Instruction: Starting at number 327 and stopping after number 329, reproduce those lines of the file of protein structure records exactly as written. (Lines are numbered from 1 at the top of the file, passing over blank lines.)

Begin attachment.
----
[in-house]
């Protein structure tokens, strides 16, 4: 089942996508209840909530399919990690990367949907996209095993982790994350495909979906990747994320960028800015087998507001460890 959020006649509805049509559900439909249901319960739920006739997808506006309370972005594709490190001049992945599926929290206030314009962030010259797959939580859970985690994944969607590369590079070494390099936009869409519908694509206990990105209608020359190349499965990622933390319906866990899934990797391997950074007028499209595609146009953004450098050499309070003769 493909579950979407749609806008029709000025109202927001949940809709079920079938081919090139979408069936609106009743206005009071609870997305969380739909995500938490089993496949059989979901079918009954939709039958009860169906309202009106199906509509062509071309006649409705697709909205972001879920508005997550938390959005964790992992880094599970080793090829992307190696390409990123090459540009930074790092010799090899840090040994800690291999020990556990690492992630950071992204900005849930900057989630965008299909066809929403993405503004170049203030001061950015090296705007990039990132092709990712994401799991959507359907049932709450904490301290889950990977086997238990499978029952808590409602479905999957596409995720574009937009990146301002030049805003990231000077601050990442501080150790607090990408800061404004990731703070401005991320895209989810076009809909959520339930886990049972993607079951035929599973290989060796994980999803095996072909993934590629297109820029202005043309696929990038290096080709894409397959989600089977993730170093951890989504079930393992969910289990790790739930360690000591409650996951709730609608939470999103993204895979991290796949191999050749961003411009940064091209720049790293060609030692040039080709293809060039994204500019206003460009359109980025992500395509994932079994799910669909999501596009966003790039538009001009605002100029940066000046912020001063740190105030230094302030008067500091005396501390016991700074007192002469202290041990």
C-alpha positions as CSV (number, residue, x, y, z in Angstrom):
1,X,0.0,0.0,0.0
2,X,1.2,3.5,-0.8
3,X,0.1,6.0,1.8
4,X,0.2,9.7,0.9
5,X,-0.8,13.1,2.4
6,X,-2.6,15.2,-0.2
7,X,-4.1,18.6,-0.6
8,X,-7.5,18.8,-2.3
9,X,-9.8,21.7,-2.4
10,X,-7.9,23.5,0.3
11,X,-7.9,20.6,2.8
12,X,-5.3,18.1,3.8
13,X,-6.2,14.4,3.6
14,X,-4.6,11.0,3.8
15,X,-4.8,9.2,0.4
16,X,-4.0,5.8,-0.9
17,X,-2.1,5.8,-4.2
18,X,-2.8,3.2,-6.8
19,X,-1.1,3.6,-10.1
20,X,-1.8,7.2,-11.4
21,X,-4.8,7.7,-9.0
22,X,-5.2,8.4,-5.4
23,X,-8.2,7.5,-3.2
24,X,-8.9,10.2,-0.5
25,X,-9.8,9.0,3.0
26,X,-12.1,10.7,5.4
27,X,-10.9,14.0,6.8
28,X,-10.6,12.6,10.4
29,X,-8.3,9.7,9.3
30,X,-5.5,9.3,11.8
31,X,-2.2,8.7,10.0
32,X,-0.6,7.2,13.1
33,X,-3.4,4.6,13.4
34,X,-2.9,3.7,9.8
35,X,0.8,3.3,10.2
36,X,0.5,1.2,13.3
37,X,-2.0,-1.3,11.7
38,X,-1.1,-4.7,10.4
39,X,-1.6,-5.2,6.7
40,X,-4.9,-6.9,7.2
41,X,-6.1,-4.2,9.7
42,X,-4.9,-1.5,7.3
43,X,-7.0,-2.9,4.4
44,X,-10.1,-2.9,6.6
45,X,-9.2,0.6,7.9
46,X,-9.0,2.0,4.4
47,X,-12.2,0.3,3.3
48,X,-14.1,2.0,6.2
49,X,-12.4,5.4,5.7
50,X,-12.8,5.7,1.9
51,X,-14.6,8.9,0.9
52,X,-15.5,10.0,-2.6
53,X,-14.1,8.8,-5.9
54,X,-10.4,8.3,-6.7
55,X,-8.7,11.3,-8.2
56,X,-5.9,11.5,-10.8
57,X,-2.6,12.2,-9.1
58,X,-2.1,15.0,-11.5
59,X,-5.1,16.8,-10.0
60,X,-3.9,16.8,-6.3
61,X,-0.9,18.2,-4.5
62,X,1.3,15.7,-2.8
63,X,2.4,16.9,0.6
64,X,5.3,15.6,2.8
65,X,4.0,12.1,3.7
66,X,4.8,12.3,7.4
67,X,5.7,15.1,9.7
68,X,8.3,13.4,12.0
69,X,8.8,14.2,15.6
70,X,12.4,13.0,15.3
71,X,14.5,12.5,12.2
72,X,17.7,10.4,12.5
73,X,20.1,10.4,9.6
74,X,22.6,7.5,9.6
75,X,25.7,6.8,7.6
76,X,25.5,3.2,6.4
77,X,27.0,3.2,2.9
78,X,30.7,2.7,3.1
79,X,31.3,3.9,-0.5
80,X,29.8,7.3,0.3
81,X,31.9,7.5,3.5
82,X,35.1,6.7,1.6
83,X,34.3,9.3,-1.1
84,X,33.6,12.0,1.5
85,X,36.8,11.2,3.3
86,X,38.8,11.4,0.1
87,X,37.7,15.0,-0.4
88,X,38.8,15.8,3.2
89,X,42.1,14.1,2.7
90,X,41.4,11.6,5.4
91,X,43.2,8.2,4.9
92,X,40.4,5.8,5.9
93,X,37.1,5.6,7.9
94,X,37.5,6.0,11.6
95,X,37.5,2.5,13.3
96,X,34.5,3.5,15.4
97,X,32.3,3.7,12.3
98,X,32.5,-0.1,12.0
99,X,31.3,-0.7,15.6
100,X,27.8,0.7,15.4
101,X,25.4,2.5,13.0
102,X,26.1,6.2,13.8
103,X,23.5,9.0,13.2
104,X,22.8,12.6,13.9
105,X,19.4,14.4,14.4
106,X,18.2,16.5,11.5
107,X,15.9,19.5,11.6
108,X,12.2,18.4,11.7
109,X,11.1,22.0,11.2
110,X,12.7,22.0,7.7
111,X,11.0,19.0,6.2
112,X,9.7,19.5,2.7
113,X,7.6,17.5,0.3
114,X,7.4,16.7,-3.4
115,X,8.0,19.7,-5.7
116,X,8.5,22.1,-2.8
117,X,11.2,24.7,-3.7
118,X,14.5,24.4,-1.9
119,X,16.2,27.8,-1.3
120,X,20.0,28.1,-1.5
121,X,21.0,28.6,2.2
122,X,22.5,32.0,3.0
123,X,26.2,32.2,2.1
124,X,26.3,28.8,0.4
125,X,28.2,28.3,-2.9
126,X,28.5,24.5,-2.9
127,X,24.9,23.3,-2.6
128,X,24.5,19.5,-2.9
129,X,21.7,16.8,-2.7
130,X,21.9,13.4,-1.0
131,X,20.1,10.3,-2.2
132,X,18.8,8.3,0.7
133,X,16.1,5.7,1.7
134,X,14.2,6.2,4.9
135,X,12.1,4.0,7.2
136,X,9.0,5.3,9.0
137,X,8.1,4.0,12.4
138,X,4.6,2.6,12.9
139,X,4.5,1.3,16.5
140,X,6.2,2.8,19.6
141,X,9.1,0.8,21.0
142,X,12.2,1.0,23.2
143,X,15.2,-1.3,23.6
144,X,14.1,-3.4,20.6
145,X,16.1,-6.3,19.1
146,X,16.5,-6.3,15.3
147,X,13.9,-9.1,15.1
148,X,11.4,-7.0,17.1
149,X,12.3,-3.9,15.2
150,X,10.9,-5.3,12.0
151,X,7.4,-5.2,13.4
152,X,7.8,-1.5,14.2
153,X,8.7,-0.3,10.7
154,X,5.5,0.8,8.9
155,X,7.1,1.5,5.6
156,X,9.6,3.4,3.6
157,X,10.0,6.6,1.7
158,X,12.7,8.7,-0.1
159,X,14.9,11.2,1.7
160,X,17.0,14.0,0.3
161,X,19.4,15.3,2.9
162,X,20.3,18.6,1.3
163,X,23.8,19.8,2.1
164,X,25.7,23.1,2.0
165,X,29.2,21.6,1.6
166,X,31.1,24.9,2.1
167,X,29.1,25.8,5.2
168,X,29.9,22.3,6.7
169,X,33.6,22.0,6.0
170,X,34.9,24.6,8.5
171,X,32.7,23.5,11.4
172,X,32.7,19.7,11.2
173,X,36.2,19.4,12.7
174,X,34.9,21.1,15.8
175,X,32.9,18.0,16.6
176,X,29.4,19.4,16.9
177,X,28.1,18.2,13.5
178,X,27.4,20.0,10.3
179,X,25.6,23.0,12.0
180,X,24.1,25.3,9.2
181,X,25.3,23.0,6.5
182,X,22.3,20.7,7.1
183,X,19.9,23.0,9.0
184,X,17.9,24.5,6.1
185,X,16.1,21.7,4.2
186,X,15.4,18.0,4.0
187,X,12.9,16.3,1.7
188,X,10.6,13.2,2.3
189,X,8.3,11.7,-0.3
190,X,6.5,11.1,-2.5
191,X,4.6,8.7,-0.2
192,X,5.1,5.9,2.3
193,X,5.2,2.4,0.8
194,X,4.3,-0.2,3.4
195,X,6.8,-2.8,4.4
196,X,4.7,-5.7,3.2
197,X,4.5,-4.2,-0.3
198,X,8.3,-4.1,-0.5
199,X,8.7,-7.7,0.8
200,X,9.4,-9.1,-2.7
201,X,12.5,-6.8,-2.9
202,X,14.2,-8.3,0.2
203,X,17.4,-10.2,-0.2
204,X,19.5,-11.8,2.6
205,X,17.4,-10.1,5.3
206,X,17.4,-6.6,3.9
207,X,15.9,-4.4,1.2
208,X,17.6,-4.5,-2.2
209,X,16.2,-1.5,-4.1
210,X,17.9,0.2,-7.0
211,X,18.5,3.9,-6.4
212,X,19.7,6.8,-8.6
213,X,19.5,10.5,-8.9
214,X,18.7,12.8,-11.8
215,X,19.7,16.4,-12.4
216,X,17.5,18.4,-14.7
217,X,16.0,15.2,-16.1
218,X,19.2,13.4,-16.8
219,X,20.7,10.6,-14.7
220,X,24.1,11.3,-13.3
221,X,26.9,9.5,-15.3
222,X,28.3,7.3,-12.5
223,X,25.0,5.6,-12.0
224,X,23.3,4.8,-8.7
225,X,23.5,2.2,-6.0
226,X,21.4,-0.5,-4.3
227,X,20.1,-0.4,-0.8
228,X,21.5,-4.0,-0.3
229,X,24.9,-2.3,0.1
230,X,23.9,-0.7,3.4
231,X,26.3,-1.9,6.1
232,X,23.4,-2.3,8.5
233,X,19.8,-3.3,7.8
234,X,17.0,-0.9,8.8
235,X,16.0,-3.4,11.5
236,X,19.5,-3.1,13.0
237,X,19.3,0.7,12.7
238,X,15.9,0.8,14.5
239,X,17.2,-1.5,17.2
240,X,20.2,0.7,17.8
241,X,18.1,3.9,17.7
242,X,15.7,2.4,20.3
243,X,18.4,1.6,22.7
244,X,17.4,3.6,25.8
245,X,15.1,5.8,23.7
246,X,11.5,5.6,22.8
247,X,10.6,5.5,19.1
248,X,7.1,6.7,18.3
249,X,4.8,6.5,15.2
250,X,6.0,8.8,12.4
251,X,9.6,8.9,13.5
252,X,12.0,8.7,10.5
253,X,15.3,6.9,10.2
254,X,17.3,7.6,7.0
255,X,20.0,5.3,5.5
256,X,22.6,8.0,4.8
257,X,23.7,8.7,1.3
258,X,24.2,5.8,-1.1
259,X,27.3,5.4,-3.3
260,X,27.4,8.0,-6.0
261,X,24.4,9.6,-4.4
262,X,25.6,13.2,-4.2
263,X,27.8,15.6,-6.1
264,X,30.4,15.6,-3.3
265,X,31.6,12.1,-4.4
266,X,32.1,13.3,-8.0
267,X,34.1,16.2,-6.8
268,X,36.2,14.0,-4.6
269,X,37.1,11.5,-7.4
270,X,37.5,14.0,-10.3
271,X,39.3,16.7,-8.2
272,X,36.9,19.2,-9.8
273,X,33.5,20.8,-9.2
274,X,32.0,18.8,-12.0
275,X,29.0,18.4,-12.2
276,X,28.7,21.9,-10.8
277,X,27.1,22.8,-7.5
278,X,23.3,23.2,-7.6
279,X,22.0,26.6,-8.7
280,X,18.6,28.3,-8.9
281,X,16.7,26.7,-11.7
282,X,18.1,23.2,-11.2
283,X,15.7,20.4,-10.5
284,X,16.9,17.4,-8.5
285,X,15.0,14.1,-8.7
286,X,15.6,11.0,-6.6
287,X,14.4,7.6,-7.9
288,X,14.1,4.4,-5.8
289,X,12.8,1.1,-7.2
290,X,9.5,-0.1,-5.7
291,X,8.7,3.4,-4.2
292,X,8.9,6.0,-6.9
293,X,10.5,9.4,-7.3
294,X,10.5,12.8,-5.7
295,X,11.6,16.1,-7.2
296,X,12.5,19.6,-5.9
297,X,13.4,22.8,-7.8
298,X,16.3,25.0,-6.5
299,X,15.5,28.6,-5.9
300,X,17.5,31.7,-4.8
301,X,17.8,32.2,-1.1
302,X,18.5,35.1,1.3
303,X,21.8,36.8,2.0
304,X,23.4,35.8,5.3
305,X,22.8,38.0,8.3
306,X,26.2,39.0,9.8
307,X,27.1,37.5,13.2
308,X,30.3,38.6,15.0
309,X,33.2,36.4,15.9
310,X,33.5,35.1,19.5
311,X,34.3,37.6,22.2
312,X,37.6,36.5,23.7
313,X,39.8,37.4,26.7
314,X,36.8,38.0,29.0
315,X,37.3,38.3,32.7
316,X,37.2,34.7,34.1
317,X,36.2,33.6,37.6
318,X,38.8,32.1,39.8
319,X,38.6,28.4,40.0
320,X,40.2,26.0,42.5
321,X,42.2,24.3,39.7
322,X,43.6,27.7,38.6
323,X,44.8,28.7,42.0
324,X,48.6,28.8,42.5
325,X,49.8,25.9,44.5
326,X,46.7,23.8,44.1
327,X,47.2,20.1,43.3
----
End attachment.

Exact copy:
324,X,48.6,28.8,42.5
325,X,49.8,25.9,44.5
326,X,46.7,23.8,44.1